Coach 1: I don’t have a good answer for that. If I had to guess if there are players who feel that they’ve been considered, they don’t feel comfortable being public for whatever reason. Maybe they feel like [the team] wouldn’t accept them for whatever reason. It’s the same situation as people in normal society do, and many people are afraid to come out and let the parents know, or the loved ones know. I would think it’s a tough situation, thinking [the player] wouldn’t accept them.
Player 2: I think that no one has openly come out yet because it’s stressful enough just trying to perform well in the major leagues. When you add that spotlight onto the long list of things needed to [succeed] in baseball, it is easy to see how people could potentially keep that to themselves.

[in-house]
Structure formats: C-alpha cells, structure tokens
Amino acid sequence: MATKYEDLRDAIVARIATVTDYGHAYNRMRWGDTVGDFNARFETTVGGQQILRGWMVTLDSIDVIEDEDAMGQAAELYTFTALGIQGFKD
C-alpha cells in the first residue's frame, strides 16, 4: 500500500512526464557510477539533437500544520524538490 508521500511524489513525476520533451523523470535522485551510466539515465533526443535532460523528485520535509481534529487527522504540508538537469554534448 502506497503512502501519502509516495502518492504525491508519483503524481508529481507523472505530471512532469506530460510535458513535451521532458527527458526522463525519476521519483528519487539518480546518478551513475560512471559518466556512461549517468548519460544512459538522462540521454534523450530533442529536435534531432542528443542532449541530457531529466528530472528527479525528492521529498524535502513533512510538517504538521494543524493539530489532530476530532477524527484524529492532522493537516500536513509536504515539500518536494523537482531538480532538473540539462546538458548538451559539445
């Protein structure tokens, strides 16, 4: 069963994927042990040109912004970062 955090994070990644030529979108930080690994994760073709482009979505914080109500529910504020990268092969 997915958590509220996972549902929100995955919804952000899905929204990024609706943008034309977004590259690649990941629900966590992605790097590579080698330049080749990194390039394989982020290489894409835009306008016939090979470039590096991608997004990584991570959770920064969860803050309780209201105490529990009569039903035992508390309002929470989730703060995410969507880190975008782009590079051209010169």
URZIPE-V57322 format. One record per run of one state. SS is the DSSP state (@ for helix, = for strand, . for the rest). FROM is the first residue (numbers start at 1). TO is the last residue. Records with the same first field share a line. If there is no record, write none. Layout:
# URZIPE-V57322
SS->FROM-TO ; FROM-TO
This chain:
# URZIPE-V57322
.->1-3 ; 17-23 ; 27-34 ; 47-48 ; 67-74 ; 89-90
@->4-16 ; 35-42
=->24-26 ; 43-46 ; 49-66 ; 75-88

Coach 2: Good question. I’m not quite sure, honestly. [For] the most part, you’re starting to see more acceptances towards everything to whereas kind of earlier it wasn’t that way. I can’t speak for other people, but for me, I try to judge people if you’re a good person or a bad person. To me, it doesn’t matter. I guess the best way for me, I can’t speak for everybody else, is if you treat me well and you show me respect, you should get the same back. Treat people how you want to be treated. I don’t know why or if there’s an issue. For me, there’s no issue.
Do you think baseball is ready for an active player to come out?